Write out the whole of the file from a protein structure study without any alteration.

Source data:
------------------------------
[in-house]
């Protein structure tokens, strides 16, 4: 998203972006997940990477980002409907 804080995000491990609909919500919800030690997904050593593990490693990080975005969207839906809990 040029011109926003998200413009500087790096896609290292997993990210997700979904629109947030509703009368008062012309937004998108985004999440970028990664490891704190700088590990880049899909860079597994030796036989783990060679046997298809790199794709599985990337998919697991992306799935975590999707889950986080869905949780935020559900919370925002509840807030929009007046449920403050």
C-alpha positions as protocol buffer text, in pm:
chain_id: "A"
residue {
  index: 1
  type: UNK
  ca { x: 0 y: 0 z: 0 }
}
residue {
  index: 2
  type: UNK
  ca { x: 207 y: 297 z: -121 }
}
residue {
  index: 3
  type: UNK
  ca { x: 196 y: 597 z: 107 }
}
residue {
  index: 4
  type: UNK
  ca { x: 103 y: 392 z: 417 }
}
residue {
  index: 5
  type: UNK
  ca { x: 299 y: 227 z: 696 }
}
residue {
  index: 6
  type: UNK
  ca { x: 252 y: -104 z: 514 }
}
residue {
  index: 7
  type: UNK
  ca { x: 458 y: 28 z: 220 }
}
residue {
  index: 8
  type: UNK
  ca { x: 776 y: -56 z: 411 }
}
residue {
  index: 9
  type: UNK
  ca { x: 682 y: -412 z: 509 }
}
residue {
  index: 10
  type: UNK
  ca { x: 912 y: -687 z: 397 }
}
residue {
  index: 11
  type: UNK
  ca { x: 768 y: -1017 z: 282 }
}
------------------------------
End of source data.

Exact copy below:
[in-house]
């Protein structure tokens, strides 16, 4: 998203972006997940990477980002409907 804080995000491990609909919500919800030690997904050593593990490693990080975005969207839906809990 040029011109926003998200413009500087790096896609290292997993990210997700979904629109947030509703009368008062012309937004998108985004999440970028990664490891704190700088590990880049899909860079597994030796036989783990060679046997298809790199794709599985990337998919697991992306799935975590999707889950986080869905949780935020559900919370925002509840807030929009007046449920403050």
C-alpha positions as protocol buffer text, in pm:
chain_id: "A"
residue {
  index: 1
  type: UNK
  ca { x: 0 y: 0 z: 0 }
}
residue {
  index: 2
  type: UNK
  ca { x: 207 y: 297 z: -121 }
}
residue {
  index: 3
  type: UNK
  ca { x: 196 y: 597 z: 107 }
}
residue {
  index: 4
  type: UNK
  ca { x: 103 y: 392 z: 417 }
}
residue {
  index: 5
  type: UNK
  ca { x: 299 y: 227 z: 696 }
}
residue {
  index: 6
  type: UNK
  ca { x: 252 y: -104 z: 514 }
}
residue {
  index: 7
  type: UNK
  ca { x: 458 y: 28 z: 220 }
}
residue {
  index: 8
  type: UNK
  ca { x: 776 y: -56 z: 411 }
}
residue {
  index: 9
  type: UNK
  ca { x: 682 y: -412 z: 509 }
}
residue {
  index: 10
  type: UNK
  ca { x: 912 y: -687 z: 397 }
}
residue {
  index: 11
  type: UNK
  ca { x: 768 y: -1017 z: 282 }
}